Humboldt Broncos survivor Ryan Straschnitzki practices getting from his wheelchair onto an exercise table during a physiotherapy session at the Shriners Hospital in Philadelphia on June 25, 2018. (Paul Chiasson/The Canadian Press)

Bus crash survivor works hard in physiotherapy

‘Driven and motivated’

Hockey player Ryan Straschnitzki was paralyzed from the chest down in his team’s catastrophic bus crash, but now he is at the Shriners Hospital for Children in Philadelphia working hard at rehabilitation. “He’s just driven and motivated,” said physiotherapist Christin Krey to Canadian Press (CP). “He did great today so our intention is to keep moving with that.

“The ultimate goal over time for him is to potentially see some improvements and some muscles that aren’t working right now or some sensory changes or some balance improvements.”

Shriners provides specialized spinal injury rehab

Sixteen people died and 13 other were injured in a collision between the Humboldt Broncos hockey team bus and a transport truck on April 6, 2018 in the western province of Saskatchewan.

Straschinitzki suffered a spinal injury, broken ribs, a broken collar bone, a punctured lung and bleeding in his head and pelvis. He was initially treated in Canada but was offered rehabilitation with more advanced technology available the Shriner’s specialized spinal cord rehabilitation program. A private plane was sent to pick him up on May 31, 2018.

Ryan Straschnitzki walks on a treadmill with the help of physiotherapists. (Paul Chiasson/The Canadian Press)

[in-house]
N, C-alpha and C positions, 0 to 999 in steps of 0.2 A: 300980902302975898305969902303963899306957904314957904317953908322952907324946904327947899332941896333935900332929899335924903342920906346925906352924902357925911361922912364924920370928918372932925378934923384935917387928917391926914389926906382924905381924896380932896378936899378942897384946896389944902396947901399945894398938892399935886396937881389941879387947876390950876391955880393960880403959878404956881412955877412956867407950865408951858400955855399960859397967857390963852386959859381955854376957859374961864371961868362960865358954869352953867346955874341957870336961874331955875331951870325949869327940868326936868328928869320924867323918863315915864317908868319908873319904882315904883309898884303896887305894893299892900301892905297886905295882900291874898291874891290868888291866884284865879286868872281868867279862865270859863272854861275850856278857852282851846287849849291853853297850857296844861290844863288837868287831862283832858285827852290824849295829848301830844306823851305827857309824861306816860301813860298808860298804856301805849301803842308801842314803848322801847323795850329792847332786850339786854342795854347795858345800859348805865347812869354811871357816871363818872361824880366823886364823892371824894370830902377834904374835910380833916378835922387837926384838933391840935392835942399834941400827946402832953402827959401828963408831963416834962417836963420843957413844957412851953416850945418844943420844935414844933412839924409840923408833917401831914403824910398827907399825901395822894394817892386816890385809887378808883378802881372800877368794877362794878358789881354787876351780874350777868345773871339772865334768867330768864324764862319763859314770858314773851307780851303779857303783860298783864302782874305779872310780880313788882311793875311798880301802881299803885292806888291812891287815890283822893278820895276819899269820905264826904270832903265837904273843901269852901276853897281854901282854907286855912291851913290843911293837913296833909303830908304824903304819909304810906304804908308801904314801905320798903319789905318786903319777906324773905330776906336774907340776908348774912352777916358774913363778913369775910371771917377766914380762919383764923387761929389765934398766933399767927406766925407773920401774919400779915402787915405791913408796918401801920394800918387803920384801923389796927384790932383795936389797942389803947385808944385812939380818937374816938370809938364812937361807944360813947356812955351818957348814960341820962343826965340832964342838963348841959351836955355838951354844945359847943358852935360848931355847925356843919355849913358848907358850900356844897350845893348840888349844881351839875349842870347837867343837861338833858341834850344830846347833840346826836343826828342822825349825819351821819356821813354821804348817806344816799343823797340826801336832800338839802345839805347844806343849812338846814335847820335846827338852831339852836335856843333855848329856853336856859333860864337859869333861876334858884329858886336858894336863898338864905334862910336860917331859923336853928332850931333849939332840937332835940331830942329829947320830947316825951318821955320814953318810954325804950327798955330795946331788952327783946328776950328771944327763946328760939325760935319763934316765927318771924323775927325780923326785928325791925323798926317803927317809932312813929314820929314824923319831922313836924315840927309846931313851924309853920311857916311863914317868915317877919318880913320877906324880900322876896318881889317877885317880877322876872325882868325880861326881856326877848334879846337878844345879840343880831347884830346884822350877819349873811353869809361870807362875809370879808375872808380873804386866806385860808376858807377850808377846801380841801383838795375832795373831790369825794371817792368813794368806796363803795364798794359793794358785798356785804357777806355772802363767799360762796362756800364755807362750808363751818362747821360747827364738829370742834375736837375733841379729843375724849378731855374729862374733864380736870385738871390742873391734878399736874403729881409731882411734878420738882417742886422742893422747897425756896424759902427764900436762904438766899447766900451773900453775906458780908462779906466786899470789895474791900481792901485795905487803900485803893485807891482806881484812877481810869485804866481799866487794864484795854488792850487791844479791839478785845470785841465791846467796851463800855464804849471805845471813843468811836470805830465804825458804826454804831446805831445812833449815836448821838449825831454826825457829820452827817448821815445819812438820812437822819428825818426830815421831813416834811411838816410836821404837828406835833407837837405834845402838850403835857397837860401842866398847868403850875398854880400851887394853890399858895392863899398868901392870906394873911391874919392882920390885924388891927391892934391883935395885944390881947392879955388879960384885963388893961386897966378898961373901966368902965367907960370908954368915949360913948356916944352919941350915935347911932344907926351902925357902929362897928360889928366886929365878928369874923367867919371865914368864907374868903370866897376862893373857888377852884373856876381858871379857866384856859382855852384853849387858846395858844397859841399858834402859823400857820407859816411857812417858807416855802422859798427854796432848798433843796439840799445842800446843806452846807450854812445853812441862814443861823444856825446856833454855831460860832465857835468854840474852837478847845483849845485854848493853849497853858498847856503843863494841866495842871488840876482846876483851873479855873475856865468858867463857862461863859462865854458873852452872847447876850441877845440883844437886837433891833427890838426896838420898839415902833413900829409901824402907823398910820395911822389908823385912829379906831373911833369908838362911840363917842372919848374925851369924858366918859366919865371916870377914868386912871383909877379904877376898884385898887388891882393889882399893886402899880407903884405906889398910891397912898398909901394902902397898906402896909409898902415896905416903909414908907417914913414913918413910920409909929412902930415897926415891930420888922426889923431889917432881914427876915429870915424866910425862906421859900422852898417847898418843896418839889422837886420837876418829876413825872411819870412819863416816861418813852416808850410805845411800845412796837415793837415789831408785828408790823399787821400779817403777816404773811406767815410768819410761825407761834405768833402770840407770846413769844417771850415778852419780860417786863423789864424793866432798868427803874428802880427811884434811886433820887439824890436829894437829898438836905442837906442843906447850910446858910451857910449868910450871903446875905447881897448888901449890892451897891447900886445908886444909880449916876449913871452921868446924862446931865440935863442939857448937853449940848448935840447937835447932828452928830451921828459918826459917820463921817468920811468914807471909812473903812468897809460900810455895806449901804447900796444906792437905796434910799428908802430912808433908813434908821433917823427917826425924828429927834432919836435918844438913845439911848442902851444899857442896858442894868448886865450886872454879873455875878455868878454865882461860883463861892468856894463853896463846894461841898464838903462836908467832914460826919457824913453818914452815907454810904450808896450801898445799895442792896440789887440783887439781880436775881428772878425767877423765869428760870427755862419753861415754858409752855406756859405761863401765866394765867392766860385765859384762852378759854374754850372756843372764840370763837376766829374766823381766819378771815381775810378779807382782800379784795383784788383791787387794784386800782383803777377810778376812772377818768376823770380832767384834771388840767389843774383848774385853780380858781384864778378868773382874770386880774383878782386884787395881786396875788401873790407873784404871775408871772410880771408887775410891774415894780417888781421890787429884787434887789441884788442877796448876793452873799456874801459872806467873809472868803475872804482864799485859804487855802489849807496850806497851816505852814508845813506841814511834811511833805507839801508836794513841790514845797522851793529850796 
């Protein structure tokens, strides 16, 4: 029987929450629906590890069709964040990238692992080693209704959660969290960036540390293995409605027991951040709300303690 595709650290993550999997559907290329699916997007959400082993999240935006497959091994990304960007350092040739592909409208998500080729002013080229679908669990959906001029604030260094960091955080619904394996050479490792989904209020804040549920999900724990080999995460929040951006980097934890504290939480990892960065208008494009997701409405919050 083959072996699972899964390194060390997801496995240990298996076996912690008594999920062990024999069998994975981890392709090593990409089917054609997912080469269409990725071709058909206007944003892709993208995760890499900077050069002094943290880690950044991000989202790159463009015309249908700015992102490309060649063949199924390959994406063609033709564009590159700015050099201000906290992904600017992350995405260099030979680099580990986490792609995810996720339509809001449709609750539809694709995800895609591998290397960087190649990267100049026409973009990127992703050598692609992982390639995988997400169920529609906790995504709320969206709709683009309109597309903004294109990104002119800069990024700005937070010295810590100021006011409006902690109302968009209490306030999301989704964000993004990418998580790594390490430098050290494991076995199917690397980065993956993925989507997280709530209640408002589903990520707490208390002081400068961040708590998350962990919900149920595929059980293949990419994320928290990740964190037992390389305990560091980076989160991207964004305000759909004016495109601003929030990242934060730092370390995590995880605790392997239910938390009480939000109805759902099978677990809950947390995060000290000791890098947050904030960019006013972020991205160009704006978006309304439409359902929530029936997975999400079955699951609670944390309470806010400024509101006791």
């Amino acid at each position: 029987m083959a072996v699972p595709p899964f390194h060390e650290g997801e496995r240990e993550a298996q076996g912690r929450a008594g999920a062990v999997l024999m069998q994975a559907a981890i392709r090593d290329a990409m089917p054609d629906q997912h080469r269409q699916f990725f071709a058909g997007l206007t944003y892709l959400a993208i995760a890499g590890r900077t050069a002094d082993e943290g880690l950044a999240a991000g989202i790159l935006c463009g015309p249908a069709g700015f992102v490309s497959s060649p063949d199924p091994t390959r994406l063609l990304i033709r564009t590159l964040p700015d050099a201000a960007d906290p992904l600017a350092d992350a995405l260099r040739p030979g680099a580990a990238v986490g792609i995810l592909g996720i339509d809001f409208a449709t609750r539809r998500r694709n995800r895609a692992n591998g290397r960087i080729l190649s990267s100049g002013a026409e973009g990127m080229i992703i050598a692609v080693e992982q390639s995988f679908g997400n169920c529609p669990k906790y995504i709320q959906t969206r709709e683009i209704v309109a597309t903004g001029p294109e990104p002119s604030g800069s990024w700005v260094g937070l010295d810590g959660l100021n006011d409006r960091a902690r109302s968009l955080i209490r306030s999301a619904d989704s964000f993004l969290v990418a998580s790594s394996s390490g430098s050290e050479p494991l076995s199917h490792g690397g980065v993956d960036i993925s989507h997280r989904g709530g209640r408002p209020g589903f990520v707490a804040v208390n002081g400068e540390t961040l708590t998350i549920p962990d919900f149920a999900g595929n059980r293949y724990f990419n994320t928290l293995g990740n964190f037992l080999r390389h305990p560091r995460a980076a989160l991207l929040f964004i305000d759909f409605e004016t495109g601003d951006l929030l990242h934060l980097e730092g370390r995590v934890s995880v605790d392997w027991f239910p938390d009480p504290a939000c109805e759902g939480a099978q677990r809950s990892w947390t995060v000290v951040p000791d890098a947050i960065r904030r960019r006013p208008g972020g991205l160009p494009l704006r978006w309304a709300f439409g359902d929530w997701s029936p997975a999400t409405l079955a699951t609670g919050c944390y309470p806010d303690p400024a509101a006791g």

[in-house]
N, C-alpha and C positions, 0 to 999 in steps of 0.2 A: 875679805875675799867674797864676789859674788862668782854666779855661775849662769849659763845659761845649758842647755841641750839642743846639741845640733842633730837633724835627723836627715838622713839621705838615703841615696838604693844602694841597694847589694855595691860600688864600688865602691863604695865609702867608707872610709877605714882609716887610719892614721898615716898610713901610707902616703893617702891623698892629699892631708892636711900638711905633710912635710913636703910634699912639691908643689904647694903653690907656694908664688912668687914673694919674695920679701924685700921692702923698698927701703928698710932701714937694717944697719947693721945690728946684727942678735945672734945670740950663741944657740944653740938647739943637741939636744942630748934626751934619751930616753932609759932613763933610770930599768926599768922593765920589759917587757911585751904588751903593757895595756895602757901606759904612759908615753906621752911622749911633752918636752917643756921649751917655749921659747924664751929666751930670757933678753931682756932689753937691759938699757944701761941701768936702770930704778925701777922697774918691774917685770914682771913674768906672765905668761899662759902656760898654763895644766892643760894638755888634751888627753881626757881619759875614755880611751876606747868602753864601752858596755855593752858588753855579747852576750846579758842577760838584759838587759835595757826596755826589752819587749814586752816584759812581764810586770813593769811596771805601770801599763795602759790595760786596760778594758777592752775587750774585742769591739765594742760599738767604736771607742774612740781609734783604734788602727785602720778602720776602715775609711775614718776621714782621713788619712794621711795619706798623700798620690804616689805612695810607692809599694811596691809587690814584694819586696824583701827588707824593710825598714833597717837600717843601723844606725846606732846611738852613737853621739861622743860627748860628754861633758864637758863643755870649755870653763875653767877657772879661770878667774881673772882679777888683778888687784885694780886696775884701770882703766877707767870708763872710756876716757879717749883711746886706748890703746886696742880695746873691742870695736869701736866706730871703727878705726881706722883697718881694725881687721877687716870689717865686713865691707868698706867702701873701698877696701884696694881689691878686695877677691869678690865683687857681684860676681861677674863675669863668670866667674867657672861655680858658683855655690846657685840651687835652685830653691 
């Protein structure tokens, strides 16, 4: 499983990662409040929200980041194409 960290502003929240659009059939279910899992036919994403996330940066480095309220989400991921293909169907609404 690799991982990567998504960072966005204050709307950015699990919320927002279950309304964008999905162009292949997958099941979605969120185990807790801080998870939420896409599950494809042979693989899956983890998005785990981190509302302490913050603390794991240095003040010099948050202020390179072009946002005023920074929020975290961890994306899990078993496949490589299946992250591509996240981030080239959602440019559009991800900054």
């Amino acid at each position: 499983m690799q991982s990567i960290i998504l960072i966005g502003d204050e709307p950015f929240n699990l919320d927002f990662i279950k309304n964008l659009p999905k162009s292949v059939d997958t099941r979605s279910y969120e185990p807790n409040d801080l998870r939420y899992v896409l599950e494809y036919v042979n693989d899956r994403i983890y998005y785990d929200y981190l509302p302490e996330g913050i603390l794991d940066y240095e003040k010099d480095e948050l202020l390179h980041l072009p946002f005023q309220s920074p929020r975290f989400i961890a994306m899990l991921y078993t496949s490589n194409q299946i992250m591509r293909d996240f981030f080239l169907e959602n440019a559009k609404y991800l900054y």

Teen has many plans, positive outlook

Straschinitzki spent an hour this week lifting himself from a wheelchair to a physio table. This is the kind of move that will enable to get into an SUV so he can spend time with friends when he gets home.

In another exercise, he was suspended above a treadmill and helped to simulate walking. While he is in Philadelphia, his home is being renovated so it will be more easily accessible for him.

He is considering getting a business degree or pursuing a career in broadcasting. As he put it to CP:   “I’m not looking at this as a negative,” Straschnitzki said. “It’s just a different curve that maybe God has chosen for me, but I’m willing to accept the challenge and live my life to the fullest.”

With files from The Canadian Press and CBC.

Ryan concentrates on tying his shoe during a physiotherapy session. (Paul Chiasson/The Canadian Press)

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